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Previously, I had a problem with the interference between multiple Matplotlib figures. Finally i got tracked that to an issue that some pyplot functions do not attach to their figure instance but can be rendered in some other figure instances which are created in parallel.

Here is some example code:

from django.http import HttpResponse
from numpy import arange, meshgrid
from matplotlib.mlab import bivariate_normal

def show_chart(request):
    delta = 0.025
    x = arange(-3.0, 3.0, delta)
    y = arange(-2.0, 2.0, delta)
    X, Y = meshgrid(x, y)
    Z1 = bivariate_normal(X, Y, 1.0, 1.0, 0.0, 0.0)
    Z2 = bivariate_normal(X, Y, 1.5, 0.5, 1, 1)
    Z = 10.0 * (Z2 - Z1)

    from matplotlib.pyplot import figure, contour
    fig1 = figure(figsize=(4, 4), facecolor='white')
    contour(X, Y, Z)

    response = HttpResponse(content_type='image/png')
    fig1.savefig(response, format='png')
    fig1.clear()
    return response

The contour pyplot function in the example above can get rendered in fig1, but occasionally also in some other figure that is generated in parallel. That is very annoying. Is there any way to attach the contour pyplot function to fig1?

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2 Answers 2

up vote 8 down vote accepted

You can create a subplot and than call the contour method of the subplot:

fig1 = figure(figsize=(4, 4), facecolor='white')
ax = fig1.add_subplot(111)
ax.contour(X, Y, Z)

plt.subplots makes it convenient to create a figure and subplots with a single call:

import matplotlib.pyplot as plt

fig, ax = plt.subplots()
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This is a perfect answer: Works like a charm and only needs me to add the three signs 'ax.' to my codebase. Thank you very much! –  Meilo Jan 10 '13 at 11:01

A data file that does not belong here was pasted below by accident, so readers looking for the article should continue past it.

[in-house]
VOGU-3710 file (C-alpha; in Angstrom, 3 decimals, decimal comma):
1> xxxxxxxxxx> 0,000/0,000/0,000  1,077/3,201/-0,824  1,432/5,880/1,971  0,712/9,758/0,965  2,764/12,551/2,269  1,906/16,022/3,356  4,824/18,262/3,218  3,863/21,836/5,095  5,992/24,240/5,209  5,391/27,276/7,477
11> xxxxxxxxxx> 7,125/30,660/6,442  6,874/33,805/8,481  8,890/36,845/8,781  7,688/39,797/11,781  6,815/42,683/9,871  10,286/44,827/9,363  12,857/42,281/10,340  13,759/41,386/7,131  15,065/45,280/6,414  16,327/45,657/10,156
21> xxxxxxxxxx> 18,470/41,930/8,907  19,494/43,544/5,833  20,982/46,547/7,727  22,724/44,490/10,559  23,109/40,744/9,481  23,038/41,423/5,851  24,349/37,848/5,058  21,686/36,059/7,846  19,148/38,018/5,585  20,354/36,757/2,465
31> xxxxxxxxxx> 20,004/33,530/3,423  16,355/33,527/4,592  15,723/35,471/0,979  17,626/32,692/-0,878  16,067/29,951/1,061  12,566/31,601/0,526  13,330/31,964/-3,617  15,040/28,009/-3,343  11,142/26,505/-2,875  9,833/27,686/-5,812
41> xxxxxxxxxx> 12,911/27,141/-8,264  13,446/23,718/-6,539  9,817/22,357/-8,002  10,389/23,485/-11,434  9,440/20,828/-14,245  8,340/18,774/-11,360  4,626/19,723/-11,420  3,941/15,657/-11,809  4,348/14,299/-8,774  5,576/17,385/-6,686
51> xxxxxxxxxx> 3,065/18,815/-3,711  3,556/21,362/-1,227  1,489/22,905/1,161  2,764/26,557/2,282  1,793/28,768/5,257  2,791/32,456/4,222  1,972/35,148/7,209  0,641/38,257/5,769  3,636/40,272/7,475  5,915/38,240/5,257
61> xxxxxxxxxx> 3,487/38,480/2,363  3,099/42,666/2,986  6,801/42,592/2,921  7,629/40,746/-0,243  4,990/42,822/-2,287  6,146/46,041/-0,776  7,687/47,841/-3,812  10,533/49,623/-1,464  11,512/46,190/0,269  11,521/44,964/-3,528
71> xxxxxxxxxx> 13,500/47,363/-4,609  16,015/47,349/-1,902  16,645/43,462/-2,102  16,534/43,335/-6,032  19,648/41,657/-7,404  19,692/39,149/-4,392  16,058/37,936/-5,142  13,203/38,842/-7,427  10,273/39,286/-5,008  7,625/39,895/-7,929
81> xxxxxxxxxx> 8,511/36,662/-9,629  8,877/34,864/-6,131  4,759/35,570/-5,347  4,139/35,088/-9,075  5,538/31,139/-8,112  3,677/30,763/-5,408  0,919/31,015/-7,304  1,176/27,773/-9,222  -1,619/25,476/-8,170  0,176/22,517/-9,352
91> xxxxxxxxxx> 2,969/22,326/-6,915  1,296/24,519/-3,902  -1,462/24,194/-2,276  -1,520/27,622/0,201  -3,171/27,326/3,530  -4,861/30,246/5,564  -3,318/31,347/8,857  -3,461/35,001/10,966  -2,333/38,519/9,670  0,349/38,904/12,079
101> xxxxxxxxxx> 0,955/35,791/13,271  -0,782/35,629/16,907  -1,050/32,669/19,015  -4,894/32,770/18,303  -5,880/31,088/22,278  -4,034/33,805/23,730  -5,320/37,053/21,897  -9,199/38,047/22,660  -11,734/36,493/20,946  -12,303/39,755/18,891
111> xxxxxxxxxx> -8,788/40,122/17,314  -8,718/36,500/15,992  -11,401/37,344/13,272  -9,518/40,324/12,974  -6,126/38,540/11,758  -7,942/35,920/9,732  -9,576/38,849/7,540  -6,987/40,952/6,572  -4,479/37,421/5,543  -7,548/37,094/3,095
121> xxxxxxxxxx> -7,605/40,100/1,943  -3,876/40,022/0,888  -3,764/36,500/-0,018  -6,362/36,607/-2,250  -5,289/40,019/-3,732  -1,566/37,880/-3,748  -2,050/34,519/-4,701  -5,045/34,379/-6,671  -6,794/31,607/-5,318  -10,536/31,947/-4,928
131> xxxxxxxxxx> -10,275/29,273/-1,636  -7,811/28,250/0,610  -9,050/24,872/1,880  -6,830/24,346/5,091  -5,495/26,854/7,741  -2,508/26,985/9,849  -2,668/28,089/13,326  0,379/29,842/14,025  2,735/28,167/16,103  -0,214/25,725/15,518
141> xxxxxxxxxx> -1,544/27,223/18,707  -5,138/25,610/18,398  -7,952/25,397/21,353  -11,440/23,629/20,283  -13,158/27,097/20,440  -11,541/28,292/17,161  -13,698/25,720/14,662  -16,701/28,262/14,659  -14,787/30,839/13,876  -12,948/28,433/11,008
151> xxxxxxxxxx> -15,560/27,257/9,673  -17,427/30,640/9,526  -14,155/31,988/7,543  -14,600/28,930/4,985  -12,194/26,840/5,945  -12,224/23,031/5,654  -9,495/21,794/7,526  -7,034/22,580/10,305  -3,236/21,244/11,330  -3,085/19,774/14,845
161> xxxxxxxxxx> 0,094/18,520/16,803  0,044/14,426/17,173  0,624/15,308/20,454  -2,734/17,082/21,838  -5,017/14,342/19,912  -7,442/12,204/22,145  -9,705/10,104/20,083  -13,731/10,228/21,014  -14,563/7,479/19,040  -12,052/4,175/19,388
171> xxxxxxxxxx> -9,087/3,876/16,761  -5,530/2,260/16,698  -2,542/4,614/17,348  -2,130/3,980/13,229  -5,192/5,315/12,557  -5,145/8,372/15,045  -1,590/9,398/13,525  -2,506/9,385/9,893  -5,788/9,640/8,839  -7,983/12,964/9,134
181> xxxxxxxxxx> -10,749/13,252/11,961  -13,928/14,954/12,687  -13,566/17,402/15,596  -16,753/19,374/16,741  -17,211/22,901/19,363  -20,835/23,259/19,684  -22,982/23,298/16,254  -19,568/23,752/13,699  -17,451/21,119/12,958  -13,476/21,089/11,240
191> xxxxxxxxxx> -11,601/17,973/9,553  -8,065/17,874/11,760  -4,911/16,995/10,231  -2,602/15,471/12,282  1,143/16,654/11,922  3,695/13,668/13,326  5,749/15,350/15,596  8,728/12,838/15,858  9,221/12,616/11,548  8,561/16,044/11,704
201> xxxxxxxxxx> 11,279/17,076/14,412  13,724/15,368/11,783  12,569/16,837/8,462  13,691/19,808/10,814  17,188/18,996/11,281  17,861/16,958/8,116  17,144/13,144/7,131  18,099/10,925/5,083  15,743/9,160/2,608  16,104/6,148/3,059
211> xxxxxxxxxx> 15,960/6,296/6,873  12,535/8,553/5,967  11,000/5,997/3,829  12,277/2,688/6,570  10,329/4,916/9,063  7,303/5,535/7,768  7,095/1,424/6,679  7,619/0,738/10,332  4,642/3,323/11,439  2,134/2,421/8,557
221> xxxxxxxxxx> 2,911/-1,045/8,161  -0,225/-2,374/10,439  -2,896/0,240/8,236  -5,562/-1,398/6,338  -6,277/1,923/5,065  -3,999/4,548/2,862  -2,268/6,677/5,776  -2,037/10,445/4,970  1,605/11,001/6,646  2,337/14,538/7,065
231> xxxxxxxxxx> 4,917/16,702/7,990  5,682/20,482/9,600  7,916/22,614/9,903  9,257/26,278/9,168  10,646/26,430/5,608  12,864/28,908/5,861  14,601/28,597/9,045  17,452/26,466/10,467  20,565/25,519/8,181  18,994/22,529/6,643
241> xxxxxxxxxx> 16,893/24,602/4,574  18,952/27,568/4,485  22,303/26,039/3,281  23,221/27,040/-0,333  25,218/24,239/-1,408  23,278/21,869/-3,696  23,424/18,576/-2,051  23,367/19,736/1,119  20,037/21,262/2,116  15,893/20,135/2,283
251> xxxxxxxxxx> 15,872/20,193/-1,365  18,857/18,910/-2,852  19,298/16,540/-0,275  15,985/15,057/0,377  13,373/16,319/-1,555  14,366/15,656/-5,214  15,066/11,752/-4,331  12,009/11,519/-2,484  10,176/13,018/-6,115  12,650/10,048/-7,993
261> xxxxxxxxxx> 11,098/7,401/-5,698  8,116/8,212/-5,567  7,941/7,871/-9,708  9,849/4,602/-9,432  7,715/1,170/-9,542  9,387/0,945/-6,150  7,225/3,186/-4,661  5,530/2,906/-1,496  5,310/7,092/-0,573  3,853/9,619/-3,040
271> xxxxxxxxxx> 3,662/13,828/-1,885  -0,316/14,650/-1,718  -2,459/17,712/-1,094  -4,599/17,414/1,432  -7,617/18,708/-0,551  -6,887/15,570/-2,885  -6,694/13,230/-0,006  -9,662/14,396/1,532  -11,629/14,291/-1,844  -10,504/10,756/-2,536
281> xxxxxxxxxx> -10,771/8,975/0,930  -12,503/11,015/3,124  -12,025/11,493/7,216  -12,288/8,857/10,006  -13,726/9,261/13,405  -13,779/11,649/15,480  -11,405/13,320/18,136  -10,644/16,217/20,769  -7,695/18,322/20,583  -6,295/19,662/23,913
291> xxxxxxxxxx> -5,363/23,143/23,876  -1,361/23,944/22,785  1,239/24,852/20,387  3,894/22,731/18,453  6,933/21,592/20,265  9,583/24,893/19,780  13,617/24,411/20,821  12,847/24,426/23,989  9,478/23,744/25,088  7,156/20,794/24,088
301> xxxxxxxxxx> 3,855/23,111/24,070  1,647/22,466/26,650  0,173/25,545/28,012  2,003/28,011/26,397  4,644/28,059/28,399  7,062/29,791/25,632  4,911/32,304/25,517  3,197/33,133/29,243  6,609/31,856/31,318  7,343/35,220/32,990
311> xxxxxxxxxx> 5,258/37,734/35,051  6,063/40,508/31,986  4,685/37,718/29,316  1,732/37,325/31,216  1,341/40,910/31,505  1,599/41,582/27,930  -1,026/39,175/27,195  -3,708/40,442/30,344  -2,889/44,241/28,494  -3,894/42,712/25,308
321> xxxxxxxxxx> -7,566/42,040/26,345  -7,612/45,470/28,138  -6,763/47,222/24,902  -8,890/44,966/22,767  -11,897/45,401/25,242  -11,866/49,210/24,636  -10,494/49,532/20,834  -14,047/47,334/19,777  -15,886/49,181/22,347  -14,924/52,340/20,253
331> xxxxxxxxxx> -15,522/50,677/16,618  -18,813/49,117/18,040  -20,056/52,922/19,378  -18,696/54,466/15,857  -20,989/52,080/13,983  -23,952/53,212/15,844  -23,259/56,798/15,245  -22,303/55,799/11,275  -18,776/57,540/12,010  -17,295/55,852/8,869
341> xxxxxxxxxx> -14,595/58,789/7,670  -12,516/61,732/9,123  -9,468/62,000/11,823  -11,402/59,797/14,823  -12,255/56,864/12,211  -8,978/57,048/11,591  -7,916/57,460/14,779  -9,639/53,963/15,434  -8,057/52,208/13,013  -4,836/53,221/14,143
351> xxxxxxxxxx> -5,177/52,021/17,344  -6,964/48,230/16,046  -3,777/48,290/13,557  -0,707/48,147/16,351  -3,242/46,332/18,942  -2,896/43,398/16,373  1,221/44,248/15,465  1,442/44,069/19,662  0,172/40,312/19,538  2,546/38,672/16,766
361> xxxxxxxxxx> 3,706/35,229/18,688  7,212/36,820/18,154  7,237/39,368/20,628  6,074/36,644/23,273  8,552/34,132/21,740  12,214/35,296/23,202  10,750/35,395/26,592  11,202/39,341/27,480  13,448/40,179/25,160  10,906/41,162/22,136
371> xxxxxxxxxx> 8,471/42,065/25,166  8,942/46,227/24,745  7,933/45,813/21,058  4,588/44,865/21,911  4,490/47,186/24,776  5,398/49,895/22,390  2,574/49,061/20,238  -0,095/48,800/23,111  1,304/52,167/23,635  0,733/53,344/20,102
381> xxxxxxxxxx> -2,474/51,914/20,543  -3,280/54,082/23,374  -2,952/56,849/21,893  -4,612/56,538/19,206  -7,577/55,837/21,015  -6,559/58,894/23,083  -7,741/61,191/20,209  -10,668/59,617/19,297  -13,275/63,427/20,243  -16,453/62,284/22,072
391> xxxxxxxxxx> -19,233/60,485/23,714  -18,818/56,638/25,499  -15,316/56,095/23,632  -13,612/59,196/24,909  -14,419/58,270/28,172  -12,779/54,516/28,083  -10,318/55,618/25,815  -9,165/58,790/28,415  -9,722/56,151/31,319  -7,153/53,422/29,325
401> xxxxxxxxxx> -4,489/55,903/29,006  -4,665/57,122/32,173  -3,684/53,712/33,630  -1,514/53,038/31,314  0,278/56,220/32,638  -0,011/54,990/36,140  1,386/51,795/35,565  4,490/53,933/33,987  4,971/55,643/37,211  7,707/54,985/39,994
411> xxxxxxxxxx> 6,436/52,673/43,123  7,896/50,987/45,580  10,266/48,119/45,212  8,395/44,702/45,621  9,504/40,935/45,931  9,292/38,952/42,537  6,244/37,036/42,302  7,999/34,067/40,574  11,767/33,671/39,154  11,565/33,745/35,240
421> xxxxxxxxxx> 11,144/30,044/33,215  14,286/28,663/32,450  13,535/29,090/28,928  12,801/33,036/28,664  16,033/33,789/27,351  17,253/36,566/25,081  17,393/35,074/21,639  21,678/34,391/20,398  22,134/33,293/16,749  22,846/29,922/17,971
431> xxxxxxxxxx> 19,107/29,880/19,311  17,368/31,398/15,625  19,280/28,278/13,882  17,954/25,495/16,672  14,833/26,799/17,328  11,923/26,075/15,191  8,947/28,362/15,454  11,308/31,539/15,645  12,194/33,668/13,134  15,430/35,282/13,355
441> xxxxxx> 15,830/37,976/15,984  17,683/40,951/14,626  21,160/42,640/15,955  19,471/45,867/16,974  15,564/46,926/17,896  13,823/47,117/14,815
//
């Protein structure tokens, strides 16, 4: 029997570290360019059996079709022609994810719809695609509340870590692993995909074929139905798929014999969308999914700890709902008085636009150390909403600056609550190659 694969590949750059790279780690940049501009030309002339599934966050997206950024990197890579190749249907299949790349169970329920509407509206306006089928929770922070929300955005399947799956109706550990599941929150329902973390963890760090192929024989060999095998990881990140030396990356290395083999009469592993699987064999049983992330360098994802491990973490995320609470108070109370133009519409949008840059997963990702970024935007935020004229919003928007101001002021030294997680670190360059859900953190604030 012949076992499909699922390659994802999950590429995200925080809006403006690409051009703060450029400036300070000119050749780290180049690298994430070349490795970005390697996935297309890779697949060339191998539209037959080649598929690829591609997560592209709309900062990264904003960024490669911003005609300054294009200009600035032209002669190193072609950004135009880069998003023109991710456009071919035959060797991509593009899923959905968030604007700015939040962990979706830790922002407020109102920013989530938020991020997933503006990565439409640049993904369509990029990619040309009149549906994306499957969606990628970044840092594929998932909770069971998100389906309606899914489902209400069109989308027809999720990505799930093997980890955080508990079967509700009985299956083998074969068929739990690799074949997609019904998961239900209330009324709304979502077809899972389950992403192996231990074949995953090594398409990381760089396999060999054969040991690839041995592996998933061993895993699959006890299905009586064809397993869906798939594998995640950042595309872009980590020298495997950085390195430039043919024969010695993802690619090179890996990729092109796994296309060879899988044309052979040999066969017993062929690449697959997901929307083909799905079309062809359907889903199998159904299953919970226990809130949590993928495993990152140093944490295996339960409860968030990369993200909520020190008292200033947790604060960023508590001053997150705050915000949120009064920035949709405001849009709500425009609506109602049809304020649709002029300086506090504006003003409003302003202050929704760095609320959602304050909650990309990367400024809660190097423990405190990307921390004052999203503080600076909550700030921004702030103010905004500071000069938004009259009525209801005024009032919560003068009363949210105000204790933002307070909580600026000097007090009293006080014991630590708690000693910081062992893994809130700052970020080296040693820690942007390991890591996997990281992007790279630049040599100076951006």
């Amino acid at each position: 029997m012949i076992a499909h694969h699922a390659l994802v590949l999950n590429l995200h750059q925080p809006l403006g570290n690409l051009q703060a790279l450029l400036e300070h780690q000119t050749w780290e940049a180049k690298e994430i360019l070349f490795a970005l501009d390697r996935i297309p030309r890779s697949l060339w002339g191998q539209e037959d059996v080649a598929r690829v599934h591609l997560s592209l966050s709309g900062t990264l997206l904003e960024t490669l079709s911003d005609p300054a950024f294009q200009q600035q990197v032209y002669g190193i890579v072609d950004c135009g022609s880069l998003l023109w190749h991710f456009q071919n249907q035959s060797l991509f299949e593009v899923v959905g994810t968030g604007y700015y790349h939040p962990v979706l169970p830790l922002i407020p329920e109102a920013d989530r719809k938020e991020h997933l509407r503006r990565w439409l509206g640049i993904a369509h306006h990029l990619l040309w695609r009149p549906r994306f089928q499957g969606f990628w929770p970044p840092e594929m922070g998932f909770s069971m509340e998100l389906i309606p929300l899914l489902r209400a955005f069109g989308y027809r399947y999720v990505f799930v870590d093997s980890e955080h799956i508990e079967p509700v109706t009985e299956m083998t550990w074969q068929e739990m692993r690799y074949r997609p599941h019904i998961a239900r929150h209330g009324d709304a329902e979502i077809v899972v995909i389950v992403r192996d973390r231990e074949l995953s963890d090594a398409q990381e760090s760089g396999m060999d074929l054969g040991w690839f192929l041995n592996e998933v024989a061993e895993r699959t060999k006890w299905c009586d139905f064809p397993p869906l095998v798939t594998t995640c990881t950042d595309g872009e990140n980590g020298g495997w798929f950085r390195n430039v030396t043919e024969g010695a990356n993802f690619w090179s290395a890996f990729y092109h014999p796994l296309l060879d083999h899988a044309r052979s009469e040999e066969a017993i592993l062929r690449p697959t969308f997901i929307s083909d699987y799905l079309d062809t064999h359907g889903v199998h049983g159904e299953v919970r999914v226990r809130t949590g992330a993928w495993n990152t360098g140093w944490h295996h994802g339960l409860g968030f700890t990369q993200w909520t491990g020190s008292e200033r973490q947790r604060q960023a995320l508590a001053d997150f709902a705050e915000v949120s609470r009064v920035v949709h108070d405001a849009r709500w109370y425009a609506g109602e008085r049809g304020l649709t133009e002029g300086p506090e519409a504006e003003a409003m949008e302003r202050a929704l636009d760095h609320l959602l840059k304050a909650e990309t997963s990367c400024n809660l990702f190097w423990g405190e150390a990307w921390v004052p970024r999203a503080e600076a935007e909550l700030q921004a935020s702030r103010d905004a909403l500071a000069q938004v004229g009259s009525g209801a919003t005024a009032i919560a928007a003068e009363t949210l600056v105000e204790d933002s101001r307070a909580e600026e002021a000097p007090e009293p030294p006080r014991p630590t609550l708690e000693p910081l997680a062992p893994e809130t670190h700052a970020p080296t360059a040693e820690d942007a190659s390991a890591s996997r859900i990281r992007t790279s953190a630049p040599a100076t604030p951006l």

thank you. If it is "perfect" you could consider to upvote it ;-). –  bmu Jan 10 '13 at 13:24

As a bit of explanation of what is going on here, matplotlib has two semi-independent interfaces; the state machine and the OO interface.

The state machine code is designed for working in an interactive shell (and mimics matlab's interface). It does this by wrapping the OO interface in a set of commands that keep track of what the current figure and axes are. When you use the command from matplotlib.pyplot (I suspect you have an from matploblib.pyplot import * in your code) in is more or less equivalent to doing gcf().gca().contour(...). When you create a new figure, it is automatically made current (which is what you want if you are using this in an iteractive shell) so the behavior you see is the 'correct' behavior. The state machine interface also has code in it to make sure figures get re-drawn when they need to, manage the gui event loops, etc (all the things you need to do to make the interactive interface work smoothly). As hayden mentioned in comments, running ipython --pylab will automatically run from matplotlib.pyplot import *, which gives you a very nice interactive shell.

The OO interface is designed for programmatic dealing with matplotlib. What it adds in verbosity (you now have to do most of the work of the state machine), it makes up for in clarity. In the OO model, most (maybe all) of the plotting functions are associated with Axes objects (doc) (as there can be more than one axes associated with a figure (ex subplots using gridspec).

An alternate way to solve your problem is

ax = fig1.gca()

which will grab the current axes from fig1, creating one if necessary. This may be helpful if you keep track of your figure objects, but not your axes objects and want to add another graph to the figure.

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Thank you, that helped me in my understanding of the issue! –  Meilo Jan 10 '13 at 21:13
    
worth noting running ipython --pylab includes from matploblib.pyplot import * –  Andy Hayden Jan 14 '13 at 16:53

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